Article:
How do I feel about these changes? They injected a crazy spin on Austen’s tale that left me shaking with laughter. I also found these changes chaotic, funny and at times, simply insane. What can I say? I loved Andrews’ tale. I am usually a little wary of revisionist novels or cinematic adaptations of the former. But “LOST IN AUSTEN” proved to be so original and hilarious that I had completely dismissed my apprehensions about the production and fully embraced it.

Mind you, “LOST IN AUSTEN” was not perfect. I found it odd that other members of the Bennet family barely made a fuss over Amanda’s lack of wardrobe, or the fact that she seemed to be borrowing the missing Elizabeth’s clothes. I found the time-travel method to transport Amanda to Austen’s tale a bit lame, but this seemed to be the case in many time travel stories. My biggest gripe proved to be Lady Catherine de Bourgh’s socializing with Charles and Caroline Bingley. Apparently, Andrews (and many other Austen fans) seemed to harbor the misconception that the Bingleys were members of the upper-class and the Bennets were part of the middle-class. The opposite was true. The Bennets came from the landed gentry. And the Bingleys made their money in trade, which made them members of the middle-class. There is no way in hell that an ultra-snob like Lady Catherine de Bourgh would associate with the likes of Caroline Bingley or her brother Charles.

The main virtue of “LOST IN AUSTEN” proved to be its cast. Jemima Rooper turned out to be the woman of the hour in her superb portrayal of “the woman out of time”, Amanda Price. Considering the crazy shenanigans that permeated Andrews’ story, I have to give kudos to Rooper for not only carrying this production on her shoulders and making it all so effortless. One of the most amazing aspects of “LOST IN AUSTEN” was the electric chemistry between Rooper and her leading man, Elliot Cowan. I heard or read somewhere that Cowan was a last minute casting for the role of Fitzwilliam Darcy. I say . . . thank God!. I have to say it. Cowan gave, in my opinion, a brilliant performance and probably the most interesting interpretation of the Fitzwilliam Darcy character I have ever seen. Or should I say . . . the most ruthless? I have never come across a Mr. Darcy so ruthlessly determined to adhere to society’s rules. And when the character finally succumbed to feelings for Amanda, his Mr. Darcy struck me as the most romantic.

“LOST IN AUSTEN” also featured some first-rate performances from the supporting cast. Tom Riley did an outstanding job in his portrayal of a more ambiguous George Wickham, who seemed less of the fortune seeker and more of the decent and a surprisingly chivalrous friend for Amanda and the Bennet family. Morven Christie gave an excellent performance as the eldest Bennet sibling Jane, whose long-suffering in this story revealed the character’s true strength and backbone. Hugh Bonneville gave an entertaining and witty performance as Mr. Bennet, the family patriarch. I found Alex Kingston’s portrayal of Mrs. Bennet to be very interesting. Her take on the role seemed more ruthless and a lot less silly than other interpretations. Another interesting performance came from Tom Mison, whose portrayal of Charles Bingley struck me as more refreshingly complex than other portrayals.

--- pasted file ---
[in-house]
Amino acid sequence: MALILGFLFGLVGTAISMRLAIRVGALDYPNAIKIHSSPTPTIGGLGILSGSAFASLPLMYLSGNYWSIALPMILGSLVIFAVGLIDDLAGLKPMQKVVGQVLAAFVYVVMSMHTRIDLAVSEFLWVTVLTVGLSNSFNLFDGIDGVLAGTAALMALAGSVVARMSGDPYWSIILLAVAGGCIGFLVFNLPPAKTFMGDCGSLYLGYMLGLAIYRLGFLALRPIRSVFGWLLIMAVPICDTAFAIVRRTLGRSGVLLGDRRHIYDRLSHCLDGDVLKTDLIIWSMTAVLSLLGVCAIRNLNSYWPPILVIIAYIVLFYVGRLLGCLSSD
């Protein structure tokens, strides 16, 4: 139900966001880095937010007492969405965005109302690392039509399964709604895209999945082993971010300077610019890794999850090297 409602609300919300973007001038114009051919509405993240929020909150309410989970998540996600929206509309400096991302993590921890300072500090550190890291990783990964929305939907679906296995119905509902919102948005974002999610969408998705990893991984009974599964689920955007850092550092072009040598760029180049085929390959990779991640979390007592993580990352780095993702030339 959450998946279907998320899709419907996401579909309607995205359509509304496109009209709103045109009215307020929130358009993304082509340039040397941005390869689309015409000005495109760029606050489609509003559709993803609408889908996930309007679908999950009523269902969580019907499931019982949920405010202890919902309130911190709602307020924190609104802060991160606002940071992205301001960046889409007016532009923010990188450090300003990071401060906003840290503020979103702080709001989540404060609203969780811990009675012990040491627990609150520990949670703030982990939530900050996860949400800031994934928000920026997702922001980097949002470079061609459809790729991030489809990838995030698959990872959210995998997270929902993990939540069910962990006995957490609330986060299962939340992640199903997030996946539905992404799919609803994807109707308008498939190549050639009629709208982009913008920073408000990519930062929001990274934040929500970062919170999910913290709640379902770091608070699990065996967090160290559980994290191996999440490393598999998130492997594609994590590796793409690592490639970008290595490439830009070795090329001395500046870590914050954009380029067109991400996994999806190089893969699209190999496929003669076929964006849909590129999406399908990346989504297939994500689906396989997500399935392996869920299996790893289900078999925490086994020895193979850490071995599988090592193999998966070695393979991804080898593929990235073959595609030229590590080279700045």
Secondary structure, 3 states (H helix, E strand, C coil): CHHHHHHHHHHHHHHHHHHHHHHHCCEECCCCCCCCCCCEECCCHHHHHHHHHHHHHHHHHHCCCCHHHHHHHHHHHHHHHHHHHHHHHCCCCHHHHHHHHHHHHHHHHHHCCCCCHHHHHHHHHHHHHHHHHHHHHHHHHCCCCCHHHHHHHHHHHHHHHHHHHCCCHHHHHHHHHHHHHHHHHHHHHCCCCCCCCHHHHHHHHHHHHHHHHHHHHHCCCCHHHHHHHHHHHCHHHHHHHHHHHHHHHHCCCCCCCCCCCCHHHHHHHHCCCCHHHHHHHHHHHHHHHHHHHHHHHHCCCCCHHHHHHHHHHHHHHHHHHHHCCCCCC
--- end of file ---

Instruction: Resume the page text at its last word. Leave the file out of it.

Christina Cole, who co-starred with Rooper in the Sky One 2004-2005 series “HEX”, gave a wickedly subtle performance as Caroline Bingley, Amanda’s rival for Mr. Darcy’s attention. In many ways, her performance reminded me of her role in the 2009 miniseries, “EMMA”, but with more of a sophisticated touch. After seeing “LOST IN AUSTEN”, I feel that Guy Henry’s take on the William Collins character has to be the skeeviest and yet, funniest version I have ever seen. Lindsay Duncan, on the other hand, injected a good deal of sophistication into her portrayal of the autocratic Lady Catherine de Bourgh. And Gemma Arterton gave a very nuanced performance as the time traveling Elizabeth Bennet. However, I must admit that her take on the character seemed a bit more introspective than previous performances. The miniseries also featured solid performances from the likes of Perdita Weeks, Gugu Mbatha-Raw, Michelle Duncan, Daniel Percival, Ruby Bentall and Florence Hoath.

Yes, Guy Andrews’ screenplay for “LOST IN AUSTEN” had a few hiccups. What movie or television production does not? But overall, Andrews created a wildly entertaining and imaginative look into the pages of Jane Austen through the eyes of a modern day, early 21st century woman. And Dan Zeff’s well-paced direction, along with a talented cast led by Jemima Rooper and Elliot Cowan, added a great deal of pleasure to his story.

Ranking of “AGATHA CHRISTIE’S POIROT” Movies

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With one more season of “AGATHA CHRISTIE’S POIROT” left with David Suchet as the famous literary Belgian detective, I thought it would be nice to rank some of the series’ feature-length movies that aired between 1989 and 2010. I have divided this ranking into two lists – my top five favorite movies and my five least favorite movies: 

RANKING OF “AGATHA CHRISTIE’S POIROT” MOVIES